As part of AOL's Feb. 4 settlement with the company, Cyber Promotions may only send direct e-mail messages from five established Web domains to AOL subscribers.
Contingent on Cyber Promotions respecting that ruling, AOL users who wish to will be able to block mail from the company via a program called PreferredMail that bowed late last year, said a legal spokesman at AOL.
Philadelphia-based Cyber Promotions licenses both broadcast e-mailing software and a program called Floodgate that allows users to "harvest" e-mail addresses--the equivalent of building a mailing list without mediation from a list broker or addressee consent.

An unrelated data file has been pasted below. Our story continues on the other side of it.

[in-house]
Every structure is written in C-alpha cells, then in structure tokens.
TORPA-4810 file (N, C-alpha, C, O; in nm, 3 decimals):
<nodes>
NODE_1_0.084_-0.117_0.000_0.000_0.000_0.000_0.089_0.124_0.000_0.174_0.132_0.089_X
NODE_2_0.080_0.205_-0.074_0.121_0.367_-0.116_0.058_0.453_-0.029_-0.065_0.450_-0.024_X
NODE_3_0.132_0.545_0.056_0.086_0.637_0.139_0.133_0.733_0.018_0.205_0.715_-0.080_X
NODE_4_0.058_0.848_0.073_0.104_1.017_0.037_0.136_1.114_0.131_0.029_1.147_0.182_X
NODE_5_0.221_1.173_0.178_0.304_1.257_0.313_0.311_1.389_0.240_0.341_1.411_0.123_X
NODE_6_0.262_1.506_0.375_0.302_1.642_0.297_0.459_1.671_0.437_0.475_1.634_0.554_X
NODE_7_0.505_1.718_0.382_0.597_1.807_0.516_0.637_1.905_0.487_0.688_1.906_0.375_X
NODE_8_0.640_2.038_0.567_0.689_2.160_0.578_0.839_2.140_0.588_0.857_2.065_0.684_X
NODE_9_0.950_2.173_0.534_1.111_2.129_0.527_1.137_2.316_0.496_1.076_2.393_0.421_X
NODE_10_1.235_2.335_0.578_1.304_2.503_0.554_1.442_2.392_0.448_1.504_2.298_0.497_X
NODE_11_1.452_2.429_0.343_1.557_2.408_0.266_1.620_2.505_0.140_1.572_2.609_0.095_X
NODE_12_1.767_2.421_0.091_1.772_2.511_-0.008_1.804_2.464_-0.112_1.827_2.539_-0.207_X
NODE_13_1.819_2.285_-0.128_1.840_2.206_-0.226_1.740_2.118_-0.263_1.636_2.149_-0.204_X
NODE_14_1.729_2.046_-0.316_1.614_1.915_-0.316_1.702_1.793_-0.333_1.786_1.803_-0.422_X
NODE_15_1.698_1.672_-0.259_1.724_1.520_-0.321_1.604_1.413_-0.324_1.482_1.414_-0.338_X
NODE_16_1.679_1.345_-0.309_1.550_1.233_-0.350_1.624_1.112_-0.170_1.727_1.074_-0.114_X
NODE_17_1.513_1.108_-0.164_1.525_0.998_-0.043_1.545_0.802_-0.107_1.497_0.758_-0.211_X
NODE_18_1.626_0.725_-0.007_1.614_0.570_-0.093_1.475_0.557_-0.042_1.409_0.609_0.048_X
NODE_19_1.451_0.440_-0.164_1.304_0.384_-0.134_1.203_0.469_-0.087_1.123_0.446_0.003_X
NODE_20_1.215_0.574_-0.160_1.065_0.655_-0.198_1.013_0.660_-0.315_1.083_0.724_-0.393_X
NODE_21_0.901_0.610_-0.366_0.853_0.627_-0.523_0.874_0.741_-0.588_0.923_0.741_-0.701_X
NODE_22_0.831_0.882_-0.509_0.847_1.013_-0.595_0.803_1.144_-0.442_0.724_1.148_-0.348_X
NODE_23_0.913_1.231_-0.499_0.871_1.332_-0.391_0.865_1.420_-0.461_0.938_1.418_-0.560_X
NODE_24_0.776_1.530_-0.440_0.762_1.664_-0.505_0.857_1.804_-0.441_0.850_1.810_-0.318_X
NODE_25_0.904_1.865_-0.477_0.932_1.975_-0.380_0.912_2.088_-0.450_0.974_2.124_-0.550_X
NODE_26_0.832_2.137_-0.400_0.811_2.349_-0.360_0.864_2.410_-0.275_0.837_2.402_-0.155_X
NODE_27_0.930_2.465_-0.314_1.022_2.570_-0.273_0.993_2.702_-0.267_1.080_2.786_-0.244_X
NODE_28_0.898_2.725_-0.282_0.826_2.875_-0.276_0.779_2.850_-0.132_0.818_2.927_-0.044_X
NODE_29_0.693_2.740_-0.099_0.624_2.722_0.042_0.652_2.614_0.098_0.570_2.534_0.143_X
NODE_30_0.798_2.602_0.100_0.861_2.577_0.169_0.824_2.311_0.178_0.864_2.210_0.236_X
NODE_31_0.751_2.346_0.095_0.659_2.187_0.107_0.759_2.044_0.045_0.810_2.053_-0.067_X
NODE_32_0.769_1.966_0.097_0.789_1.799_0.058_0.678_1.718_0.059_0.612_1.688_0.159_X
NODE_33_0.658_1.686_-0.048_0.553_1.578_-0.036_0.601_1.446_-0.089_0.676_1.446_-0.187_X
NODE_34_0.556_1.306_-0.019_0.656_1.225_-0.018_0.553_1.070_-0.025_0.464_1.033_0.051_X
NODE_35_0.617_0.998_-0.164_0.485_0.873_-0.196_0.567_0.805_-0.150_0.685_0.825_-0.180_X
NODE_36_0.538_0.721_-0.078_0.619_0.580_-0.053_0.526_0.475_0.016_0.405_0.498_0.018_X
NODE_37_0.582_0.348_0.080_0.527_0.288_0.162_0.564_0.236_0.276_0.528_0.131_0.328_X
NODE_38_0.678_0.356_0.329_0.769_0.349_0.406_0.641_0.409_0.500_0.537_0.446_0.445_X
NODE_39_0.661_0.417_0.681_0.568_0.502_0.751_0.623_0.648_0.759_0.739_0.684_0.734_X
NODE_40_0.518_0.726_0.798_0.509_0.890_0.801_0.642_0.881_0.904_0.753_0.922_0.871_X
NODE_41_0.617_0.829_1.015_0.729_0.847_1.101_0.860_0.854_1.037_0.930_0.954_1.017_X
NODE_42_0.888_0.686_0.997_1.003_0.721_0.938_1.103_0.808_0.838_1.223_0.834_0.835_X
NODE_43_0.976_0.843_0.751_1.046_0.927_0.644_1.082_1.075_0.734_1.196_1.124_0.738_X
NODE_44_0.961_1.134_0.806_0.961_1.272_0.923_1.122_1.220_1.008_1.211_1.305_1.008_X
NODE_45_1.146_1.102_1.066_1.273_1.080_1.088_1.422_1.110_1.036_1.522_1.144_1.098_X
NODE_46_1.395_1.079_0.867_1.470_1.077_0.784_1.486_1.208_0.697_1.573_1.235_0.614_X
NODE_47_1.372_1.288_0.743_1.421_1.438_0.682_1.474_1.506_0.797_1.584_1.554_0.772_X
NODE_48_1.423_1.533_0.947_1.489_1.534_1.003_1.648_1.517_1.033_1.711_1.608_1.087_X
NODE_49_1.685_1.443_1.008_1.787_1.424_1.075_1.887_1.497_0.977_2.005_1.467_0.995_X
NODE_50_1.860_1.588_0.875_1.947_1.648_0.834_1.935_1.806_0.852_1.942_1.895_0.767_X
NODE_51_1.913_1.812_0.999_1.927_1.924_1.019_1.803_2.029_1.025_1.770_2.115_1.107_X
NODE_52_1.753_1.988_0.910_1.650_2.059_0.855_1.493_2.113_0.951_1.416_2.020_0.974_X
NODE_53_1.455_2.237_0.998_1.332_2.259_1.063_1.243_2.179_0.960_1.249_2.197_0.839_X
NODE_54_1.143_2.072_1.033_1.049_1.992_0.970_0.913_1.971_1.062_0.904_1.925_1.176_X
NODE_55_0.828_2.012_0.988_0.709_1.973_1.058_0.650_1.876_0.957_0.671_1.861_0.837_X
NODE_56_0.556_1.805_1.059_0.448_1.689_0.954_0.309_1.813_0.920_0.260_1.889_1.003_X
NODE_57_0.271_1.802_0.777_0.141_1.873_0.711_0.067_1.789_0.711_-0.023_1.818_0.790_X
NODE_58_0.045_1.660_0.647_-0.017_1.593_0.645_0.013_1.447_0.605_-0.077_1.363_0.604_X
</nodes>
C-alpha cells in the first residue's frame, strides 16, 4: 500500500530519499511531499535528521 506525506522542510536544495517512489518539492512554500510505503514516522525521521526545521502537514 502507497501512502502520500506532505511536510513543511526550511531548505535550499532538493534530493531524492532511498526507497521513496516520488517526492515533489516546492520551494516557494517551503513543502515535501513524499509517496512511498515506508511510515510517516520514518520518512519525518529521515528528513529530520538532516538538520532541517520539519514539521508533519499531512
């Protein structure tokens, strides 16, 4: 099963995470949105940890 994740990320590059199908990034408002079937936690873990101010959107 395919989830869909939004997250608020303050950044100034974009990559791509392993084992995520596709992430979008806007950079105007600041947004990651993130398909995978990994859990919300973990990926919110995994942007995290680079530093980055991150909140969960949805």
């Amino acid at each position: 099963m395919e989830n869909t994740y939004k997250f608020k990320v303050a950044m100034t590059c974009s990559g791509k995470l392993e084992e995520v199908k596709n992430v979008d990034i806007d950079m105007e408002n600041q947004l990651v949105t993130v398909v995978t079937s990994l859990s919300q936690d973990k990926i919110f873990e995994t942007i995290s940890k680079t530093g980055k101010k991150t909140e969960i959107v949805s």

The trouble with Cyber Promotions escalated in fall 1996, when AOL, CompuServe and Prodigy responded to subscriber complaints about junk mail they'd been receiving. It's believed Cyber Promotions' clients could target as many as one million AOL users--more than 10% of AOL subscribers.
Additionally, these companies began litigation against Cyber for a handful of reasons, including trademark infringement, computer trespass and forging addresses, allowing marketing messages to appear as if they'd been sent from within an online service company.
Copyright February 1997, Crain Communications Inc.